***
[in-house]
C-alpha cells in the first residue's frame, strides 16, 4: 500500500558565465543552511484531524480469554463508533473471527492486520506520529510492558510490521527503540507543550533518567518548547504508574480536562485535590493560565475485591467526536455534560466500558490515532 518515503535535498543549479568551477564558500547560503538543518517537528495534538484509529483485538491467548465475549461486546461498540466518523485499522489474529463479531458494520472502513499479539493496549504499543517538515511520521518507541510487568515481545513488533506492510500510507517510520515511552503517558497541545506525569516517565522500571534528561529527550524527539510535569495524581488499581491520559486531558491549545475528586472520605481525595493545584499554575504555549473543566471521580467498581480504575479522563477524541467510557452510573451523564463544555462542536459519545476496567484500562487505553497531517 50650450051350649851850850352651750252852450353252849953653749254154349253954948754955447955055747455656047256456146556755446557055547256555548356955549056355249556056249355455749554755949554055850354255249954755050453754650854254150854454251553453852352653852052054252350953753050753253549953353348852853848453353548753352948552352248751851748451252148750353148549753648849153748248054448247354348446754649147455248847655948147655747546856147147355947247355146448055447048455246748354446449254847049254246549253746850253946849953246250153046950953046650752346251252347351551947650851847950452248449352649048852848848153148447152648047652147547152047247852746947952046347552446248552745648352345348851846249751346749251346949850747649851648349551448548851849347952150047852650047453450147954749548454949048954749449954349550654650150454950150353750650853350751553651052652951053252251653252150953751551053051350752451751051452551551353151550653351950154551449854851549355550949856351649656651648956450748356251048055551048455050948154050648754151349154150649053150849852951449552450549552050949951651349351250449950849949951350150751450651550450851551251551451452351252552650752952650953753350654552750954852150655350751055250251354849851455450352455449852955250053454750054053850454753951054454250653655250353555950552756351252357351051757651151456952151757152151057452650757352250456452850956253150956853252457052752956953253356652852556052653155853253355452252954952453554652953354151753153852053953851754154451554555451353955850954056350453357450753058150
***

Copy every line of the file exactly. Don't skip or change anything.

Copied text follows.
[in-house]
C-alpha cells in the first residue's frame, strides 16, 4: 500500500558565465543552511484531524480469554463508533473471527492486520506520529510492558510490521527503540507543550533518567518548547504508574480536562485535590493560565475485591467526536455534560466500558490515532 518515503535535498543549479568551477564558500547560503538543518517537528495534538484509529483485538491467548465475549461486546461498540466518523485499522489474529463479531458494520472502513499479539493496549504499543517538515511520521518507541510487568515481545513488533506492510500510507517510520515511552503517558497541545506525569516517565522500571534528561529527550524527539510535569495524581488499581491520559486531558491549545475528586472520605481525595493545584499554575504555549473543566471521580467498581480504575479522563477524541467510557452510573451523564463544555462542536459519545476496567484500562487505553497531517 50650450051350649851850850352651750252852450353252849953653749254154349253954948754955447955055747455656047256456146556755446557055547256555548356955549056355249556056249355455749554755949554055850354255249954755050453754650854254150854454251553453852352653852052054252350953753050753253549953353348852853848453353548753352948552352248751851748451252148750353148549753648849153748248054448247354348446754649147455248847655948147655747546856147147355947247355146448055447048455246748354446449254847049254246549253746850253946849953246250153046950953046650752346251252347351551947650851847950452248449352649048852848848153148447152648047652147547152047247852746947952046347552446248552745648352345348851846249751346749251346949850747649851648349551448548851849347952150047852650047453450147954749548454949048954749449954349550654650150454950150353750650853350751553651052652951053252251653252150953751551053051350752451751051452551551353151550653351950154551449854851549355550949856351649656651648956450748356251048055551048455050948154050648754151349154150649053150849852951449552450549552050949951651349351250449950849949951350150751450651550450851551251551451452351252552650752952650953753350654552750954852150655350751055250251354849851455450352455449852955250053454750054053850454753951054454250653655250353555950552756351252357351051757651151456952151757152151057452650757352250456452850956253150956853252457052752956953253356652852556052653155853253355452252954952453554652953354151753153852053953851754154451554555451353955850954056350453357450753058150